Punishment policies and practices in the United States today are unprincipled, chaotic, and much too often unjust. The financial costs are enormous. The moral cost is greater: countless individual injustices, mass incarceration, the world's highest imprisonment rate, extreme disparities, especially affecting members of racial and ethnic minority groups, high rates of wrongful conviction, assembly line case processing, and a general absence of respectful consideration of offenders' interests, circumstances, and needs. In Doing Justice, Preventing Crime, Michael Tonry lays normative and empirical foundations for building new, more just, and more effective systems of sentencing and punishment in the twenty-first century. The overriding goals are to treat people convicted of crimes justly, fairly, and even-handedly; to take sympathetic account of the circumstances of peoples' lives; and to punish no one more severely than he or she deserves. Drawing on philosophy and punishment theory, this book explains the structural changes needed to uphold the rule of law and its requirement that the human dignity of every person be respected.
A groundbreaking reassessment of the American prison system, challenging the widely accepted explanations for our exploding incarceration rates In Locked In, John Pfaff argues that the factors most commonly cited to explain mass incarceration -- the failed War on Drugs, draconian sentencing laws, an increasing reliance on private prisons -- tell us much less than we think. Instead, Pfaff urges us to look at other factors, especially a major shift in prosecutor behavior that occurred in the mid-1990s, when prosecutors began bringing felony charges against arrestees about twice as often as they had before. An authoritative, clear-eyed account of a national catastrophe, Locked In is "a must-read for anyone who dreams of an America that is not the world's most imprisoned nation" (Chris Hayes, author of A Colony in a Nation). It transforms our understanding of what ails the American system of punishment and ultimately forces us to reconsider how we can build a more equitable and humane society.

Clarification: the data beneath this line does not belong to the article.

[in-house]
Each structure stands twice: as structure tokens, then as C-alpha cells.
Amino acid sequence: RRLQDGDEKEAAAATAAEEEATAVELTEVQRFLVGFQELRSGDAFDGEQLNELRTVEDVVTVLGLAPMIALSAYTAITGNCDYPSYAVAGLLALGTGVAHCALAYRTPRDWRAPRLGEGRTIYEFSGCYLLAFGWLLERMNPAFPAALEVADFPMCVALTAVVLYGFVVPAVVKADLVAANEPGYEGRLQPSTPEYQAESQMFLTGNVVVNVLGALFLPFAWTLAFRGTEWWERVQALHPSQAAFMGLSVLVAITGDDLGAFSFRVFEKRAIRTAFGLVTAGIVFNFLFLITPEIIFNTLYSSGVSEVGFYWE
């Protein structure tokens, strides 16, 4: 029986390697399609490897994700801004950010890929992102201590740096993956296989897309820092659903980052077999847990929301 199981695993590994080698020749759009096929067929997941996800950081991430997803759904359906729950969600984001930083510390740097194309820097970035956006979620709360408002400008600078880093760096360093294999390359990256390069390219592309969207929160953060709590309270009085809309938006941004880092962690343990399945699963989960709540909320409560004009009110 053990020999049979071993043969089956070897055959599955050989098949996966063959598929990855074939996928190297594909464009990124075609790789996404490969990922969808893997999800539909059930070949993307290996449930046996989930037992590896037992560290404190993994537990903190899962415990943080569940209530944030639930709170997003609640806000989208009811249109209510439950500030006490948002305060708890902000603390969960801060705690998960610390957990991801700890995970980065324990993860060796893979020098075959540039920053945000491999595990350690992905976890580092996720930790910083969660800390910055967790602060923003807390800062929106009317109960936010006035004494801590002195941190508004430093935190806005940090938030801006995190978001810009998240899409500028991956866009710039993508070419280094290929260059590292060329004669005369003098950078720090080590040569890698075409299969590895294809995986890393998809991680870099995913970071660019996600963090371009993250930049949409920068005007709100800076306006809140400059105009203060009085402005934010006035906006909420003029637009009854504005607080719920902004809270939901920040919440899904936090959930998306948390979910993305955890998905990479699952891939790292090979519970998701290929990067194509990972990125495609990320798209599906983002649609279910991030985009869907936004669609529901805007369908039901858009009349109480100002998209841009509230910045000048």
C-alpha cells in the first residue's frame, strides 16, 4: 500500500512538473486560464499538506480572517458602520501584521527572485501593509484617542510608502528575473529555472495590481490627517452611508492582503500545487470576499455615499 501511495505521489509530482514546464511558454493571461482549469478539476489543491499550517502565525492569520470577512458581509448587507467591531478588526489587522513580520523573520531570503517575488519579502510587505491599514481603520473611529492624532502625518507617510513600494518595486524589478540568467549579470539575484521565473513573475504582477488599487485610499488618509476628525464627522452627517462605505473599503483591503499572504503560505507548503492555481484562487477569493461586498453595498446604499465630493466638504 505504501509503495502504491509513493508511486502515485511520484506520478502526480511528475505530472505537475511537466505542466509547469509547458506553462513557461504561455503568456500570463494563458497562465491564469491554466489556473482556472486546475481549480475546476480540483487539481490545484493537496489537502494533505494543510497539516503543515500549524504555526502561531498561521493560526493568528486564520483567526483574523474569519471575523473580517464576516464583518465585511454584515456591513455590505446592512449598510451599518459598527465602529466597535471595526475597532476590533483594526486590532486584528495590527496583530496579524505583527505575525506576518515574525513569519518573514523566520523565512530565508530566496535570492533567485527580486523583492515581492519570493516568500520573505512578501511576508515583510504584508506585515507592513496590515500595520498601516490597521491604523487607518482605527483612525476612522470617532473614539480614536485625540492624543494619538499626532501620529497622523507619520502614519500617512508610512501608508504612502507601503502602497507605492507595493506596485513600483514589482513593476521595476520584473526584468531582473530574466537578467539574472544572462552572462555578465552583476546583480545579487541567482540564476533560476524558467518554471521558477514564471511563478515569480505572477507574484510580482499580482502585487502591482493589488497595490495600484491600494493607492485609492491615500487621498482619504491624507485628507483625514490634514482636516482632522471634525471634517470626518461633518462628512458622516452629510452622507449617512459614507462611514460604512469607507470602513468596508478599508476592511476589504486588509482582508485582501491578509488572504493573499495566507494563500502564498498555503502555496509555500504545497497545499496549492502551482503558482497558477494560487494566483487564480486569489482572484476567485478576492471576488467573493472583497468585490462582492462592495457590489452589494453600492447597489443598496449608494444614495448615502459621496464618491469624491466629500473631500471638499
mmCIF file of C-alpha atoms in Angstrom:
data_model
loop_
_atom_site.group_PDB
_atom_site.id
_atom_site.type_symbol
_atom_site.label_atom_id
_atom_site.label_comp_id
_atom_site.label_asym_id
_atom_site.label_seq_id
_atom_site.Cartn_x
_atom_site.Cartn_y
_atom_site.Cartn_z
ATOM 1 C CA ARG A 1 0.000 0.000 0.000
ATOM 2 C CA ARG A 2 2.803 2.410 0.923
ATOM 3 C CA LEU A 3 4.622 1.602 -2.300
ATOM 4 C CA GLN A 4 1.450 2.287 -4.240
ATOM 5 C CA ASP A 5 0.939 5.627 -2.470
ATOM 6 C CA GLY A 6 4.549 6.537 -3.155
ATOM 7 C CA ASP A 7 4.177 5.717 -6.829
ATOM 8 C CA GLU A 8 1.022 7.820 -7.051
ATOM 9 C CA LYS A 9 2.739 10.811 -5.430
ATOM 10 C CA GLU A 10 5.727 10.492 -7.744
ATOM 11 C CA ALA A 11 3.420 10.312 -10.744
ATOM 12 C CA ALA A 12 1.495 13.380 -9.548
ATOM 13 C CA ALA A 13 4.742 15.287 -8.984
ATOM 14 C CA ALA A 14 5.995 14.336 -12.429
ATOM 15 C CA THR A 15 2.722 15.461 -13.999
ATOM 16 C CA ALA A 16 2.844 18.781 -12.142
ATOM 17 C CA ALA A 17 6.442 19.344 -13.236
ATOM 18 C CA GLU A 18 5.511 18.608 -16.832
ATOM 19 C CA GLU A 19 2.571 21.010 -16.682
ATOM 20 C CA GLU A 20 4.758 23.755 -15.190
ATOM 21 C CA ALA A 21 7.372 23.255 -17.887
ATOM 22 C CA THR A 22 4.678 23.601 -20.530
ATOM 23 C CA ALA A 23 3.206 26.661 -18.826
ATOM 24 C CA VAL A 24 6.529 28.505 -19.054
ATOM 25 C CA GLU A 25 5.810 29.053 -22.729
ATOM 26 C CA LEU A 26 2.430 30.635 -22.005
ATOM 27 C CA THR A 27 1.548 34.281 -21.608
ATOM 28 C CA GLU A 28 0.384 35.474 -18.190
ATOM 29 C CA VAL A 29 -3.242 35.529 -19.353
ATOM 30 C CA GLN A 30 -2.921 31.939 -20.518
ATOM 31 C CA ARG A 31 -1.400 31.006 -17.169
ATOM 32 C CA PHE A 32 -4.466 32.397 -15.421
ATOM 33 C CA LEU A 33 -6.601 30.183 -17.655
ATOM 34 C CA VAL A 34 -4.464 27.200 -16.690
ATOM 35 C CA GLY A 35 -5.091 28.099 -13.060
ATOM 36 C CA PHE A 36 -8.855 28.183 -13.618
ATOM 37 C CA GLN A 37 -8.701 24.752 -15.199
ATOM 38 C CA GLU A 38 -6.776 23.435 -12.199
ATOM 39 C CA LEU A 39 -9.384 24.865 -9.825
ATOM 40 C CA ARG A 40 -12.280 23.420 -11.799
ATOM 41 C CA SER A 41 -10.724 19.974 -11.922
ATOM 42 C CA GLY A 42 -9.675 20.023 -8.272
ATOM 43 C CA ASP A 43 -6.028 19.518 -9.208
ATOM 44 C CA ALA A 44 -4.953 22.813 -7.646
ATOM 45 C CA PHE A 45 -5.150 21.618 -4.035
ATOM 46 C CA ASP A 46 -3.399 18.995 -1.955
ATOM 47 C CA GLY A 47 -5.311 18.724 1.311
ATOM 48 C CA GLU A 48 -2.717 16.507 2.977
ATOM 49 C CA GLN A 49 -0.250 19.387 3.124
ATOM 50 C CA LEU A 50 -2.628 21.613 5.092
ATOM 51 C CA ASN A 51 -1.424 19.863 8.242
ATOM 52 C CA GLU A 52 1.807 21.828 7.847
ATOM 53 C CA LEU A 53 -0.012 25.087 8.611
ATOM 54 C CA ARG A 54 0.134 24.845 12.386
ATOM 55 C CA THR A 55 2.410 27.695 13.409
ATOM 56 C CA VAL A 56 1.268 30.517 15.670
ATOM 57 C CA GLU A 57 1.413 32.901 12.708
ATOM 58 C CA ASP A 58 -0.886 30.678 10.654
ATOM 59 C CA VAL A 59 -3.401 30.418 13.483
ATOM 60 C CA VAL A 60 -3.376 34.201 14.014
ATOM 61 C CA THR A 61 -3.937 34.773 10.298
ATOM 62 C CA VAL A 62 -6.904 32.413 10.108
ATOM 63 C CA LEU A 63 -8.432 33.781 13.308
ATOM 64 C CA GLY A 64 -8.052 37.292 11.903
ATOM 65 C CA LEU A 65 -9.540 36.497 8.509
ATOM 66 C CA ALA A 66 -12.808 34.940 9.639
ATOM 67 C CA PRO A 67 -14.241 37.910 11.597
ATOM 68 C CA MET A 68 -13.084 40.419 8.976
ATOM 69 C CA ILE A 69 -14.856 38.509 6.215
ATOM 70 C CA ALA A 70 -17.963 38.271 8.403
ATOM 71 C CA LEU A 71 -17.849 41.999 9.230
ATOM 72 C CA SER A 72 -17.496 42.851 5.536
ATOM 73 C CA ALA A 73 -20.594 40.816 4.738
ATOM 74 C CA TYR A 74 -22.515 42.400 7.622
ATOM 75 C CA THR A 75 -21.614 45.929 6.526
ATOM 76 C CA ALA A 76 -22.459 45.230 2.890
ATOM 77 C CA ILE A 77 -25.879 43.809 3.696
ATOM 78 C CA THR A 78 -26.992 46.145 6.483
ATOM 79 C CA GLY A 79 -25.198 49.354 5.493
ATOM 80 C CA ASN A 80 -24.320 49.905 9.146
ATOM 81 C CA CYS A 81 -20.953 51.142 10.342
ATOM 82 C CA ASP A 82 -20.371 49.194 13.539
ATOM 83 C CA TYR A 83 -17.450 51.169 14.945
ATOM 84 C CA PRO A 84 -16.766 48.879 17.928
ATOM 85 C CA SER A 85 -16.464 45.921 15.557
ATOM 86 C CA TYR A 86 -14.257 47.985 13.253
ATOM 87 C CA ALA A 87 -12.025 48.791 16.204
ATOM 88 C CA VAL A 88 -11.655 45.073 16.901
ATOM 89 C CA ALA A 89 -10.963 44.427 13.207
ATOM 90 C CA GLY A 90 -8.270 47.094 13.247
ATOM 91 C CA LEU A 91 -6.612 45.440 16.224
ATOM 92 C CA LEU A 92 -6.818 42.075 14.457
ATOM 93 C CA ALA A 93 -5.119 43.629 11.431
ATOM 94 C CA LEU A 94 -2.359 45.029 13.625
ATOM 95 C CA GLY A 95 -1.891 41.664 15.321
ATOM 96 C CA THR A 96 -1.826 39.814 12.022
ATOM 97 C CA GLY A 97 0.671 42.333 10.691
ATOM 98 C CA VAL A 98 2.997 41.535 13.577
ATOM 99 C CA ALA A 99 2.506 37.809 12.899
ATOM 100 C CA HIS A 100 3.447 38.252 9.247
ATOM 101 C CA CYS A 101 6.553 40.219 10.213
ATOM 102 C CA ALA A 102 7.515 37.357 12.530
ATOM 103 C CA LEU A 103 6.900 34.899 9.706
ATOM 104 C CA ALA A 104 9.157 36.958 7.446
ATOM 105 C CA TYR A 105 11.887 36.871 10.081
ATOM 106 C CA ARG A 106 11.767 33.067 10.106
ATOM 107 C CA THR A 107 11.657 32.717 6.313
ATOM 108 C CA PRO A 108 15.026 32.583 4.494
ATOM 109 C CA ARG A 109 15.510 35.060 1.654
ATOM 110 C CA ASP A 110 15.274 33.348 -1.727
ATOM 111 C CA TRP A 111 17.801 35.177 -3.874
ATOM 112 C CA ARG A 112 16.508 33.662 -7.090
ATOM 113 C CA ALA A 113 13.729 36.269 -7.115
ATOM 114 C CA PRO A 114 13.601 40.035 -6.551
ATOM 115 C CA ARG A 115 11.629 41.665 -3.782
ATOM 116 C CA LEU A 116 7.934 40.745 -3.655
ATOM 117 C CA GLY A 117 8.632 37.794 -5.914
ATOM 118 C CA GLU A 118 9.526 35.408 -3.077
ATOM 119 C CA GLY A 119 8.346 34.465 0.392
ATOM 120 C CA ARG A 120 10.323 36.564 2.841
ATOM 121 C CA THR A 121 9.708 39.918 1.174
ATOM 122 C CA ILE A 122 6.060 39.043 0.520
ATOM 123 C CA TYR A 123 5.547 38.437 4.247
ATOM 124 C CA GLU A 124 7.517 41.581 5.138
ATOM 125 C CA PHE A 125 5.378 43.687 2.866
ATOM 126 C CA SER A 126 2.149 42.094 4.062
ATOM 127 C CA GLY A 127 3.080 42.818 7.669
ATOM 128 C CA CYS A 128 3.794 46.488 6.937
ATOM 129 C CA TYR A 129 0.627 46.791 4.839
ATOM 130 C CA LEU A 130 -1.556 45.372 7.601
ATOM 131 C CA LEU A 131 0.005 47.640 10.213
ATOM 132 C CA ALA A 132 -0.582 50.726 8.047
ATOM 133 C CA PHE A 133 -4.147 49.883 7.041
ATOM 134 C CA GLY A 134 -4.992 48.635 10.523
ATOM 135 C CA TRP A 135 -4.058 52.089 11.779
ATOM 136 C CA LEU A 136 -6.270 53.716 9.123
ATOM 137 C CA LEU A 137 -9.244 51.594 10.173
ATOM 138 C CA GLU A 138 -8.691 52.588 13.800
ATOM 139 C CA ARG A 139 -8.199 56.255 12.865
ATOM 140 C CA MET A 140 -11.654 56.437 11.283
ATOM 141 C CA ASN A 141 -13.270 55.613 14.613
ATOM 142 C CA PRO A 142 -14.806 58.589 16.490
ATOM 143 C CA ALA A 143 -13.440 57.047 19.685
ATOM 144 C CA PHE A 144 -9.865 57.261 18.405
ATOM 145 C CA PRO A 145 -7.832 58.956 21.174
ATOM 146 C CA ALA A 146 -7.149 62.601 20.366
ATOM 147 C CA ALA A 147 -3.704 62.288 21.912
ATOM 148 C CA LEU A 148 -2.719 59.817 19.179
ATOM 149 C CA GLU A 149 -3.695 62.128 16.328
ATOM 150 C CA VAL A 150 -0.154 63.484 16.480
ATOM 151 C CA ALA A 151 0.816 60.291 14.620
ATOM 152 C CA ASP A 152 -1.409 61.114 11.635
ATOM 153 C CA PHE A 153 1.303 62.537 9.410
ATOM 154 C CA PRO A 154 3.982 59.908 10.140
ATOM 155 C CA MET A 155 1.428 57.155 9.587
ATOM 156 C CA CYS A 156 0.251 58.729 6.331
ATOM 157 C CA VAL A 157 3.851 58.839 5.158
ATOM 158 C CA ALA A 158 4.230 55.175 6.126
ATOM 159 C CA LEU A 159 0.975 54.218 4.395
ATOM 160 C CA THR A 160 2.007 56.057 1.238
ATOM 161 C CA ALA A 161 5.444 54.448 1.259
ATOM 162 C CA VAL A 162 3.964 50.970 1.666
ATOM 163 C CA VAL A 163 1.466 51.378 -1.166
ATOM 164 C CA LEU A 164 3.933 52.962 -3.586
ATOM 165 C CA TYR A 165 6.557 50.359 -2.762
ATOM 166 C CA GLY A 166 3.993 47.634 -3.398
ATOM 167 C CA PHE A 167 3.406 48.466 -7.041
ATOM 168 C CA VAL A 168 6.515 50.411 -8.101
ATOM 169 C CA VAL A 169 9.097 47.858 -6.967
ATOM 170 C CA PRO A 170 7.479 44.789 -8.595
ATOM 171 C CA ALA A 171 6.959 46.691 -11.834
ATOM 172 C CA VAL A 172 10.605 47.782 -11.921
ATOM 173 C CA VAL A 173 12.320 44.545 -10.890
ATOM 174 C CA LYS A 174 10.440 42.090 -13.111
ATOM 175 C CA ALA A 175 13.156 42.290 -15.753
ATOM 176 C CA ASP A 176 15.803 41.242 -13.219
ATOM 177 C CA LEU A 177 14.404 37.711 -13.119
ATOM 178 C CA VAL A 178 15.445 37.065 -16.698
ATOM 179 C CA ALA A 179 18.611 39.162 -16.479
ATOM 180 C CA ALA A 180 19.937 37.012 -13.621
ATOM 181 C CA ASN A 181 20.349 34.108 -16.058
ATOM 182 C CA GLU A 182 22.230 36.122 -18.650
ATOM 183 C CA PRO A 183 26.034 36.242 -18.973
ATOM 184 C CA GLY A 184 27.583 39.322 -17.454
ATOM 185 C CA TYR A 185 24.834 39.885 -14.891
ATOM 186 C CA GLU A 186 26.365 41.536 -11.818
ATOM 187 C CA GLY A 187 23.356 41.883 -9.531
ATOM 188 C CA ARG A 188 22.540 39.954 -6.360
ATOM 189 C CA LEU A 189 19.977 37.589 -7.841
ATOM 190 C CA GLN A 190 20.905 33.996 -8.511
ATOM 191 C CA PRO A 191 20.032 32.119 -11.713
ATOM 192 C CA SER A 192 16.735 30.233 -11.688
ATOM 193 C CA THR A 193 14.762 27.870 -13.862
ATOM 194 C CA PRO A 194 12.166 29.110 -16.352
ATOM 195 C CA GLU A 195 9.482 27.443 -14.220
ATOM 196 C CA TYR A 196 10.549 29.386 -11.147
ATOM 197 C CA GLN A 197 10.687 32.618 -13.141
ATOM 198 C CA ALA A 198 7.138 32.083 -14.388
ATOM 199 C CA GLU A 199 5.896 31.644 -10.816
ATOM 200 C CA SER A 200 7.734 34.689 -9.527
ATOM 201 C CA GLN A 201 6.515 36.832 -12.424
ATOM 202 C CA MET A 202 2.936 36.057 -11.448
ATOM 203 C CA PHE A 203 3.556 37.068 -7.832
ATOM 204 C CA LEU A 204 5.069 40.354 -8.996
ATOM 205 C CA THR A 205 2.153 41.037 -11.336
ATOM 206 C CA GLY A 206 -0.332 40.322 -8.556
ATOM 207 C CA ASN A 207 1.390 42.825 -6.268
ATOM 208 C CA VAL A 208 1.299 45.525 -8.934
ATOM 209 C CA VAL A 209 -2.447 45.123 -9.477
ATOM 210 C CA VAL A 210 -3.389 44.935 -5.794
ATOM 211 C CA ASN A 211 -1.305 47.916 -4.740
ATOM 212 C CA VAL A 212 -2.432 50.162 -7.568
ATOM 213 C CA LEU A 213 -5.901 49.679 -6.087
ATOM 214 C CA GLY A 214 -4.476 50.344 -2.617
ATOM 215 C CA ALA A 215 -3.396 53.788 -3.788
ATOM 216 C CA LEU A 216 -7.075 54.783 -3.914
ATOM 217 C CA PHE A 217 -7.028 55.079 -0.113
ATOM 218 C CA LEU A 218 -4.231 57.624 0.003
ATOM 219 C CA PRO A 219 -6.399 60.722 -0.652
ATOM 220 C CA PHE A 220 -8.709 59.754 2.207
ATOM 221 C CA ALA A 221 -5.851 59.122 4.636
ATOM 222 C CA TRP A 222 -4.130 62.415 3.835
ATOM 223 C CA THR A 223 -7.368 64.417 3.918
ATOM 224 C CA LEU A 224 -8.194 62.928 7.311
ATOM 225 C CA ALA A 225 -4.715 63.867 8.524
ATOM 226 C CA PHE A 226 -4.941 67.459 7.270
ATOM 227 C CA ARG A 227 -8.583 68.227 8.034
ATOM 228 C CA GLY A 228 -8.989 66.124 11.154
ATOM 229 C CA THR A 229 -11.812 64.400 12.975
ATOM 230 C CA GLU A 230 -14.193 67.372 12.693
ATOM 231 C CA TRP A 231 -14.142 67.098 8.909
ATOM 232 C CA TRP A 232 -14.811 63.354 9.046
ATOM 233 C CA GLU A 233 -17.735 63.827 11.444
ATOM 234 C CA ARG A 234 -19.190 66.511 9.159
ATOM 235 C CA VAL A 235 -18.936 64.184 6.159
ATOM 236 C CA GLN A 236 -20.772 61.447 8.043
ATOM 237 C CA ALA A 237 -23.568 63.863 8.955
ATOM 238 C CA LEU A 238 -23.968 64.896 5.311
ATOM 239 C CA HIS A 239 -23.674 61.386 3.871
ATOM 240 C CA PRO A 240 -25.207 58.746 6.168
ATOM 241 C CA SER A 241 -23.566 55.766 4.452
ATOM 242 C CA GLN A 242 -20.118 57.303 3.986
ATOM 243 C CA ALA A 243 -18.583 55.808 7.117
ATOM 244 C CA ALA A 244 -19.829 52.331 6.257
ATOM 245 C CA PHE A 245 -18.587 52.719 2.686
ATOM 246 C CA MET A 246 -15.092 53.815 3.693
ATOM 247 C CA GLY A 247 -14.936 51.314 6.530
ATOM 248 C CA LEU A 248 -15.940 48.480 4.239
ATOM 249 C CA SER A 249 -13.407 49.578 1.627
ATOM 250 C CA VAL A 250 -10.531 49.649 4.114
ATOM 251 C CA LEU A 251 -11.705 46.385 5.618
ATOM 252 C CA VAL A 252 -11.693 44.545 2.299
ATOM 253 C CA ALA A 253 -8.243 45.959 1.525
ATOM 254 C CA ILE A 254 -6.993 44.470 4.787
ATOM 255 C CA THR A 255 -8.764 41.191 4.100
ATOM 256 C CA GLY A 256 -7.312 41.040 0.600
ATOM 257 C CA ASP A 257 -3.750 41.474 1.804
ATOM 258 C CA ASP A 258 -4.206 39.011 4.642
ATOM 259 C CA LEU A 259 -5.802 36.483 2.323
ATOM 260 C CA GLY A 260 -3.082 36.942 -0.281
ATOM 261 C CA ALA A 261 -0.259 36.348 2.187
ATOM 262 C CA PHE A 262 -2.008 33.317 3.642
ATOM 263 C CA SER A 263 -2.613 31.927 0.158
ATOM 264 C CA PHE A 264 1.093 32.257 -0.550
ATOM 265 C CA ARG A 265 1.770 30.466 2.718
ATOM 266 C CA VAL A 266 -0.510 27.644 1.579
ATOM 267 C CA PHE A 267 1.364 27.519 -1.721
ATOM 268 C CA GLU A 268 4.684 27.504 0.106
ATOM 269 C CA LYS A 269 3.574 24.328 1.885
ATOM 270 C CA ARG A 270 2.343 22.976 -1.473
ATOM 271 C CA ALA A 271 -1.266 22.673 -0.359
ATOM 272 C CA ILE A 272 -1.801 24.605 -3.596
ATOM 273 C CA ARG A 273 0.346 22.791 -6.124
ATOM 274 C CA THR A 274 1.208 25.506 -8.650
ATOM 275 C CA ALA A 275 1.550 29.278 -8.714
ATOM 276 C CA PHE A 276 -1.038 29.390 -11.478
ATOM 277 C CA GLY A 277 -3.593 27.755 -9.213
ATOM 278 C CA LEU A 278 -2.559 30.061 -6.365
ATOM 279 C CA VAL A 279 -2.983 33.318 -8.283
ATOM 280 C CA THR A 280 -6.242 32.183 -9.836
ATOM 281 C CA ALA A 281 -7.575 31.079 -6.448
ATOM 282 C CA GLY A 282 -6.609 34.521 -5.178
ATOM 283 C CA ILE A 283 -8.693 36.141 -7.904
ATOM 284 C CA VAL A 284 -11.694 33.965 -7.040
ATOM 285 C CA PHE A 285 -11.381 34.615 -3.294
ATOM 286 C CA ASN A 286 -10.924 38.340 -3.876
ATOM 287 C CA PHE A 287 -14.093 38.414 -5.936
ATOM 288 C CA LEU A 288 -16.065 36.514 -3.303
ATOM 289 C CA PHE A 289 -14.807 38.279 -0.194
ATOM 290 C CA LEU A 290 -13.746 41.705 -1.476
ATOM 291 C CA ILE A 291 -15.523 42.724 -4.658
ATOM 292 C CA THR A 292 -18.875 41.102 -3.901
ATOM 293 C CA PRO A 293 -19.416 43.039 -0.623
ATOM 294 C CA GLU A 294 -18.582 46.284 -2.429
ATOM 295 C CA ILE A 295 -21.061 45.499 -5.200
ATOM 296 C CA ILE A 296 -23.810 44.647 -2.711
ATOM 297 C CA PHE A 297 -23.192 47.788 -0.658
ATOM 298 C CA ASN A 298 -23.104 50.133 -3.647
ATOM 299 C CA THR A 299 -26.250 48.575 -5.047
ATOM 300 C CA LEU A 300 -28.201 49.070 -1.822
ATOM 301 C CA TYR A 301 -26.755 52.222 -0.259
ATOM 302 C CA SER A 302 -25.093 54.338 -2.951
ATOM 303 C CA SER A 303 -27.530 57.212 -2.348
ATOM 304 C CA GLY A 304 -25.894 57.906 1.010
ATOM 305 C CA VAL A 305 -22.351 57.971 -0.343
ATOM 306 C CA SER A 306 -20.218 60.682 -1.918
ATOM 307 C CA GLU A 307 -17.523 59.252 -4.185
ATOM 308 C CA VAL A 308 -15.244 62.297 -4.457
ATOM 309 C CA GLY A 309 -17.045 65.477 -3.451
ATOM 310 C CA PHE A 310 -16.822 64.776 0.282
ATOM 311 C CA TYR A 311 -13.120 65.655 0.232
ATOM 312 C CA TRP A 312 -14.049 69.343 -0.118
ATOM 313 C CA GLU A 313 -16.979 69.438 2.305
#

There is an emerging consensus that we've been locking up too many people for too long, but with more than 2.2 million Americans behind bars right now, how do we go about bring people home? DECARCERATING AMERICA collects the thoughts of some of the leading thinkers in the criminal justice reform movement to strategise about how to cure America of its epidemic of mass punishment.
It isn't enough to celebrate the death penalty's demise. We must learn from it. When Henry McCollum was condemned to death in 1984 in rural North Carolina, death sentences were commonplace. In 2014, DNA tests set McCollum free. By then, death sentences were as rare as lethal lightning strikes. To most observers this national trend came as a surprise. What changed? Brandon Garrett hand-collected and analyzed national data, looking for causes and implications of this turnaround. End of Its Rope explains what he found, and why the story of who killed the death penalty, and how, can be the catalyst for criminal justice reform. No single factor put the death penalty on the road to extinction, Garrett concludes. Death row exonerations fostered rising awareness of errors in death penalty cases, at the same time that a decline in murder rates eroded law-and-order arguments. Defense lawyers radically improved how they litigate death cases when given adequate resources.
Through the stories of prisoners and their families, including her own family's experiences, Maya Schenwar shows how the institution that locks up 2.3 million Americans and decimates poor communities of color is shredding the ties that, if nurtured, could foster real collective safety. As she vividly depicts here, incarceration takes away the very things that might enable people to build better lives. But looking toward a future beyond imprisonment, Schenwar profiles community-based initiatives that successfully deal with problems-both individual harm and larger social wrongs-through connection rather than isolation, moving toward a safer, freer future for all of us.
Smart Decarceration is a forward-thinking, practical volume that provides innovative concepts and concrete strategies for ushering in an era of decarceration -- a proactive and effective undoing of the era of mass incarceration. The text grapples with tough questions and takes up the challenge of transforming America's approach to criminal justice in the 21st century. This timely work consists of chapters written from multiple perspectives and disciplines including advocates, researchers, academics, practitioners, and persons with incarceration histories who are now leaders in the movement. The primary purpose of this book is to inform both academic and public understanding -- to place the challenge of smart decarceration at the center of the current national discourse, taking into account the realities of the current sociopolitical context -- and to propose beginning action steps.